Cybersecurity of European energy systems is threatened due to major trends in our energy systems: First, taking the integration of markets and coordination needs, Europe is aiming for a fully integrated internal energy market, where real-time markets will function with high volumes. This will entail cross-border coordination and increased data exchange when the functioning of new types of actors (e.g., prosumers) needs to be managed. This will be a challenge for security as continuous security analyses are required. Second, there is a movement towards decentralized renewable energy production. In decentralized energy systems, the distribution systems will have a critical role with respect to security. Third, taking the application of digitized solutions in energy systems, the issue is that components of electricity grids such as electricity generators and distribution networks to smart meters in homes will be more and more connected on the Internet of Things (IoTs) and all these devices can be attacked. As energy systems will adopt emerging information technologies such as mobile Internet, cloud computing attackers have new attack surfaces to exploit.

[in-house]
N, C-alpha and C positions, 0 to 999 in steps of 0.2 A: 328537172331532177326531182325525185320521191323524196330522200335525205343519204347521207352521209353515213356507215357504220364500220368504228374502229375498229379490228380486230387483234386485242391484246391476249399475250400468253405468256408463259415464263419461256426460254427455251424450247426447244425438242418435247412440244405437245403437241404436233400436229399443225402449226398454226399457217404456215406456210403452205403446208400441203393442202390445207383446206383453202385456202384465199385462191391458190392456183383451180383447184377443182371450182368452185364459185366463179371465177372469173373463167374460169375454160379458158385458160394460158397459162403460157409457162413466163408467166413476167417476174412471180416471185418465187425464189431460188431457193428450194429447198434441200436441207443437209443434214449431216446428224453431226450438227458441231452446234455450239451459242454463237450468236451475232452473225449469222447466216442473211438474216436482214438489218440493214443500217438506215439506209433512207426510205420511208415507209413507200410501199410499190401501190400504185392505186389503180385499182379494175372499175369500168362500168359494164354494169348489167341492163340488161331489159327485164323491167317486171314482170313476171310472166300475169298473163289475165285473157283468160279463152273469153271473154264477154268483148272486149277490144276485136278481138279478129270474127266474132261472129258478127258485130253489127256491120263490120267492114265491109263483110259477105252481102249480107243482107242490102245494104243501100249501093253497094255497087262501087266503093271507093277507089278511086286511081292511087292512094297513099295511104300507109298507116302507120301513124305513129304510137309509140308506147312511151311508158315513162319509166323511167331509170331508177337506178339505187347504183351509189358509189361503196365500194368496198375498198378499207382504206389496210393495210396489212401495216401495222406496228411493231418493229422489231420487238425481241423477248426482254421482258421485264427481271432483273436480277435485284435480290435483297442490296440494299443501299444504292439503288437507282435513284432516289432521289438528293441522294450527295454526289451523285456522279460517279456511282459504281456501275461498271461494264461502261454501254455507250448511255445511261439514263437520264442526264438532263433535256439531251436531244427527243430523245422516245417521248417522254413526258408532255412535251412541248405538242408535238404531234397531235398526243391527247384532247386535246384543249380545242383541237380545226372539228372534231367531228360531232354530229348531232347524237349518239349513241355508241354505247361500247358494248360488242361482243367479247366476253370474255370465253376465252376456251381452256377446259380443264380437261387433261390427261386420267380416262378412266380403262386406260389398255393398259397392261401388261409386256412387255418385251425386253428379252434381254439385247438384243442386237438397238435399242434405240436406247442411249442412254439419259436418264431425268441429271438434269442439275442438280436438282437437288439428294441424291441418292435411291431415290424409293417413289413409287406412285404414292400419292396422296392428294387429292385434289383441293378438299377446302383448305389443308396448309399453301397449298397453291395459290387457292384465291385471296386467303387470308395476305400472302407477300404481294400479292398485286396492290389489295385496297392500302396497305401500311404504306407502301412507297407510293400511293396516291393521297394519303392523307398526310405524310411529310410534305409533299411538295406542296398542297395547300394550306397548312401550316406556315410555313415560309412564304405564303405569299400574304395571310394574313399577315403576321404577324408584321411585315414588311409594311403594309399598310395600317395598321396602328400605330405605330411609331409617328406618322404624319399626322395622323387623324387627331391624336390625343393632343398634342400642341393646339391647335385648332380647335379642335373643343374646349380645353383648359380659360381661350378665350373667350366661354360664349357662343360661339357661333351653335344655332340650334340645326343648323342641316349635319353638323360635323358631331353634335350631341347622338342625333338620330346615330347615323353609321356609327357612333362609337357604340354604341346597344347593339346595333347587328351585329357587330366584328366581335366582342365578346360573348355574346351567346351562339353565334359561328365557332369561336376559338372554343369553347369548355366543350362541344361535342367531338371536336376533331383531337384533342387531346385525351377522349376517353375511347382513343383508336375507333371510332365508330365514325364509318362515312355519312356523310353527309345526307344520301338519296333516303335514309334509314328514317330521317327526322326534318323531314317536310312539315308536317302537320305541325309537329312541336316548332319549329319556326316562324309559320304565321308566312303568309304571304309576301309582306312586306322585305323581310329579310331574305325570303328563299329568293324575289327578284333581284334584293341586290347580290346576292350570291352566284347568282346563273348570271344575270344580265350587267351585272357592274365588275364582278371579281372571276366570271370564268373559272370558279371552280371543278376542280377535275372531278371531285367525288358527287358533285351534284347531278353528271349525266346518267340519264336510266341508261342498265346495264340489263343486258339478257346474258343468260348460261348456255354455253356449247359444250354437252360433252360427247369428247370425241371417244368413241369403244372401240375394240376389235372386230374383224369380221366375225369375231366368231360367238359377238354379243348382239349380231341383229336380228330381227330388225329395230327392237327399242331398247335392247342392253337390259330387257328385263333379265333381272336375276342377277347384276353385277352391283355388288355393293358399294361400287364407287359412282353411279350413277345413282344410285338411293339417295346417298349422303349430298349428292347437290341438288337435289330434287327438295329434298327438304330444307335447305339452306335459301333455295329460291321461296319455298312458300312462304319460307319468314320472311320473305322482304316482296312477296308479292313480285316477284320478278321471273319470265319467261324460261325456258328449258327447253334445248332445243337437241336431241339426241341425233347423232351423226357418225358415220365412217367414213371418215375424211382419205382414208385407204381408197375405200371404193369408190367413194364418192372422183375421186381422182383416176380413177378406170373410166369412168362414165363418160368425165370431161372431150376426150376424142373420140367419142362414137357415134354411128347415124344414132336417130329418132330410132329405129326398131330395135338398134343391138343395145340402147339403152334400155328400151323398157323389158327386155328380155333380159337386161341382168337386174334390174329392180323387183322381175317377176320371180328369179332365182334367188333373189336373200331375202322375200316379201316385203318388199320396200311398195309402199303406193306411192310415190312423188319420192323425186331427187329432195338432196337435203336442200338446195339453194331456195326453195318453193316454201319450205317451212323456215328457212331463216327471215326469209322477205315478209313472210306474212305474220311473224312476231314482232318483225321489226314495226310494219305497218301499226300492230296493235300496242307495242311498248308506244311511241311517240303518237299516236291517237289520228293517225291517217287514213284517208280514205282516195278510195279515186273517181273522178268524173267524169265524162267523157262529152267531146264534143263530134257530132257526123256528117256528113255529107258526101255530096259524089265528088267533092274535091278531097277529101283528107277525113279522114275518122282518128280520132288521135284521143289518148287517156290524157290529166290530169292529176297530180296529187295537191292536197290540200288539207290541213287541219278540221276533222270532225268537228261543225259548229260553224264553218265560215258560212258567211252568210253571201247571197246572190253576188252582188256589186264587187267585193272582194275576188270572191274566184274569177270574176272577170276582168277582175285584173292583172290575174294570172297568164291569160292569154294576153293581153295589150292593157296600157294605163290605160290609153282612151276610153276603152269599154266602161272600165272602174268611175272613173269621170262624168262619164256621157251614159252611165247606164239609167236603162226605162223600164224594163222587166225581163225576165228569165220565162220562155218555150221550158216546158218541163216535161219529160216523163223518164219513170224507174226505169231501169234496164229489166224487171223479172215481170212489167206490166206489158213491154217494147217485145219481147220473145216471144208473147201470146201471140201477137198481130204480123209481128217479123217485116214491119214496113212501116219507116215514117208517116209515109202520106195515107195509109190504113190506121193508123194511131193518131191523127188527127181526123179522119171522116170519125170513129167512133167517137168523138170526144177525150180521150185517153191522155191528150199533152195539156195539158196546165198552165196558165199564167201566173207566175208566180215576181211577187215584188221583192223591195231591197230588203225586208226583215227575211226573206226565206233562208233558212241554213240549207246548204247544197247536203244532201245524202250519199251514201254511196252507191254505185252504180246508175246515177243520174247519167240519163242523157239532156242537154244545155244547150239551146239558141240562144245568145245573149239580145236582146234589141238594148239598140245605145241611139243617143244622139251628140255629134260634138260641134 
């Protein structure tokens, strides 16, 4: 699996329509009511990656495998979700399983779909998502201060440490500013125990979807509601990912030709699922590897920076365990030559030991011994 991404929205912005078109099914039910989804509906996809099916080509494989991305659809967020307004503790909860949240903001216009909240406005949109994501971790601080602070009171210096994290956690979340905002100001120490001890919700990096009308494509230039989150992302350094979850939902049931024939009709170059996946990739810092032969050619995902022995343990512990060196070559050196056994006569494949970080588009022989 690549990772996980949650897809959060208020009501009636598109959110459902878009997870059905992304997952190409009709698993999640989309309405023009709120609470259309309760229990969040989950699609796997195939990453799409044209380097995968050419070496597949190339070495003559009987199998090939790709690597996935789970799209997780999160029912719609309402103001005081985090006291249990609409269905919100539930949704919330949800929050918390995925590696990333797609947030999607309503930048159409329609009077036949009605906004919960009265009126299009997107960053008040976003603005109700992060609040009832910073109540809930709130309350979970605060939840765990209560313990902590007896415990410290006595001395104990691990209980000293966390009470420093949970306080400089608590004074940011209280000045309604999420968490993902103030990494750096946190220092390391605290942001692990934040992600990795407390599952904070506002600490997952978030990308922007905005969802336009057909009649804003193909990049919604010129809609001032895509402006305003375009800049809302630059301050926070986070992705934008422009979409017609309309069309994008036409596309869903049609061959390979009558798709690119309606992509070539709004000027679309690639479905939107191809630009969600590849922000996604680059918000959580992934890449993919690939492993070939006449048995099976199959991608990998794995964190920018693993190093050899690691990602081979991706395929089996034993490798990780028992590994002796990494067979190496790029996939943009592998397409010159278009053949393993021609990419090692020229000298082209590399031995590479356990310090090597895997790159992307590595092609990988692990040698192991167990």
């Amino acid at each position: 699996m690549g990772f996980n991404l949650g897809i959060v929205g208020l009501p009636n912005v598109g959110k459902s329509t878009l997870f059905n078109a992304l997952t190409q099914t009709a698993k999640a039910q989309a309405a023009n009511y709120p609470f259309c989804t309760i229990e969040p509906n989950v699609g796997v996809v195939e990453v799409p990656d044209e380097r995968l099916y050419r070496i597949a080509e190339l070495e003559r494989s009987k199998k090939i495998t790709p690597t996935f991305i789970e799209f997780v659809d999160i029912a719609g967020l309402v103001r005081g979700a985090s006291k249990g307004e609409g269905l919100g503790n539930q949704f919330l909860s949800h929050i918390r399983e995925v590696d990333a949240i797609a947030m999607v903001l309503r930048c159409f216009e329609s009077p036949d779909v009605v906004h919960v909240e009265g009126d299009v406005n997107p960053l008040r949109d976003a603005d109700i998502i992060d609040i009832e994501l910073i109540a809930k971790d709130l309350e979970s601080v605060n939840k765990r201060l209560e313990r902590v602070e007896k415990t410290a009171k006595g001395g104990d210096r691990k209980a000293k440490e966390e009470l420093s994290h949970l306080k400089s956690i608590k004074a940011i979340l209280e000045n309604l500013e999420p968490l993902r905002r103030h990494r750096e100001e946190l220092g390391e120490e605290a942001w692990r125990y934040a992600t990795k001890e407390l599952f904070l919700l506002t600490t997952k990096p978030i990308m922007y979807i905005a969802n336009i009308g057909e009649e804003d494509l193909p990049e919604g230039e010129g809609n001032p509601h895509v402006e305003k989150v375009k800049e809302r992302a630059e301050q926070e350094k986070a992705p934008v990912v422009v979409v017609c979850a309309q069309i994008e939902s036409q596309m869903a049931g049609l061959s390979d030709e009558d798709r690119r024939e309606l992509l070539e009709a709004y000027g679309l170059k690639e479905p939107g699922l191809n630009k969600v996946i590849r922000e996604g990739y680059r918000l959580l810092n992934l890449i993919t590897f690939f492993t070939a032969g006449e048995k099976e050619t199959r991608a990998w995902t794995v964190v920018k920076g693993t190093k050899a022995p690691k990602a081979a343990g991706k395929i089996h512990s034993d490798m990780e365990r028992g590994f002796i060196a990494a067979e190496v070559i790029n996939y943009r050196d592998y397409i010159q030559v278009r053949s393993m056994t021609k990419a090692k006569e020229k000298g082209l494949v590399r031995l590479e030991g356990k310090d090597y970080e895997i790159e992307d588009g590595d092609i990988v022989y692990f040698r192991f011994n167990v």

Cybercriminals have become aware of this and there has been a massive increase in the number of successful cyber attacks. Especially electricity networks such as smart grids interconnect a vast amount of users and energy transmission systems. Therefore, a single disturbance may propagate widespread negative effects. To summarize, we are proceeding to the age of the smart, decentralized, and interconnected energy system with great benefits and possibilities for new energy services but with new problems with respect to cybersecurity. Currently, we have experienced increased negative effects of cyber crimes in energy systems as well as society and the energy industry suffers from a lack of cybersecurity professionals.